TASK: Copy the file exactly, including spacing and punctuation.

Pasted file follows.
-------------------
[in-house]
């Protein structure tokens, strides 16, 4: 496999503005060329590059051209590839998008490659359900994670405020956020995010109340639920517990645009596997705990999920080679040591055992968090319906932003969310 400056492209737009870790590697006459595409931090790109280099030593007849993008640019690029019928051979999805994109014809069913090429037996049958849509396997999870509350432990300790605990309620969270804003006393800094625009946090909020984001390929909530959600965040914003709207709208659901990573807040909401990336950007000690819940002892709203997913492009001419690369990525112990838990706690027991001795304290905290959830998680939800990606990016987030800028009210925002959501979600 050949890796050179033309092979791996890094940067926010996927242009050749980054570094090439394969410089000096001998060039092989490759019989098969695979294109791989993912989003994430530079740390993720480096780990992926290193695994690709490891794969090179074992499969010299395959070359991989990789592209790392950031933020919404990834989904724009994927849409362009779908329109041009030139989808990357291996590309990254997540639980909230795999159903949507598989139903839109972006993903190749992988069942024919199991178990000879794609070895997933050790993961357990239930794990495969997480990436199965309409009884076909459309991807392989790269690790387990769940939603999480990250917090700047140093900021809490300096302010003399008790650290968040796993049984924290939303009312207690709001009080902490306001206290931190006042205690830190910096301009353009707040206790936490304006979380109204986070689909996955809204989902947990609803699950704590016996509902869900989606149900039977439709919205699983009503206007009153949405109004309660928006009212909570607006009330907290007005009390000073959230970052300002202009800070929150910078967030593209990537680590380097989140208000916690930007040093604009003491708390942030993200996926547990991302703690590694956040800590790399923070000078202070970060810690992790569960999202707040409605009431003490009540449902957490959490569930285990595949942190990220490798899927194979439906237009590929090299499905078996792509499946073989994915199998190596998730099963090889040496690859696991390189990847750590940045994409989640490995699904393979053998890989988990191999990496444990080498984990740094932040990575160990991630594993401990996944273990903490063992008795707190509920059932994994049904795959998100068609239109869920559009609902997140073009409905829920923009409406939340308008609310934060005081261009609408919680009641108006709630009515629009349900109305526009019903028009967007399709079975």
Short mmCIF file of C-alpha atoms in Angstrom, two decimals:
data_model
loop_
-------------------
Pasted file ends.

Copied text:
[in-house]
């Protein structure tokens, strides 16, 4: 496999503005060329590059051209590839998008490659359900994670405020956020995010109340639920517990645009596997705990999920080679040591055992968090319906932003969310 400056492209737009870790590697006459595409931090790109280099030593007849993008640019690029019928051979999805994109014809069913090429037996049958849509396997999870509350432990300790605990309620969270804003006393800094625009946090909020984001390929909530959600965040914003709207709208659901990573807040909401990336950007000690819940002892709203997913492009001419690369990525112990838990706690027991001795304290905290959830998680939800990606990016987030800028009210925002959501979600 050949890796050179033309092979791996890094940067926010996927242009050749980054570094090439394969410089000096001998060039092989490759019989098969695979294109791989993912989003994430530079740390993720480096780990992926290193695994690709490891794969090179074992499969010299395959070359991989990789592209790392950031933020919404990834989904724009994927849409362009779908329109041009030139989808990357291996590309990254997540639980909230795999159903949507598989139903839109972006993903190749992988069942024919199991178990000879794609070895997933050790993961357990239930794990495969997480990436199965309409009884076909459309991807392989790269690790387990769940939603999480990250917090700047140093900021809490300096302010003399008790650290968040796993049984924290939303009312207690709001009080902490306001206290931190006042205690830190910096301009353009707040206790936490304006979380109204986070689909996955809204989902947990609803699950704590016996509902869900989606149900039977439709919205699983009503206007009153949405109004309660928006009212909570607006009330907290007005009390000073959230970052300002202009800070929150910078967030593209990537680590380097989140208000916690930007040093604009003491708390942030993200996926547990991302703690590694956040800590790399923070000078202070970060810690992790569960999202707040409605009431003490009540449902957490959490569930285990595949942190990220490798899927194979439906237009590929090299499905078996792509499946073989994915199998190596998730099963090889040496690859696991390189990847750590940045994409989640490995699904393979053998890989988990191999990496444990080498984990740094932040990575160990991630594993401990996944273990903490063992008795707190509920059932994994049904795959998100068609239109869920559009609902997140073009409905829920923009409406939340308008609310934060005081261009609408919680009641108006709630009515629009349900109305526009019903028009967007399709079975």
Short mmCIF file of C-alpha atoms in Angstrom, two decimals:
data_model
loop_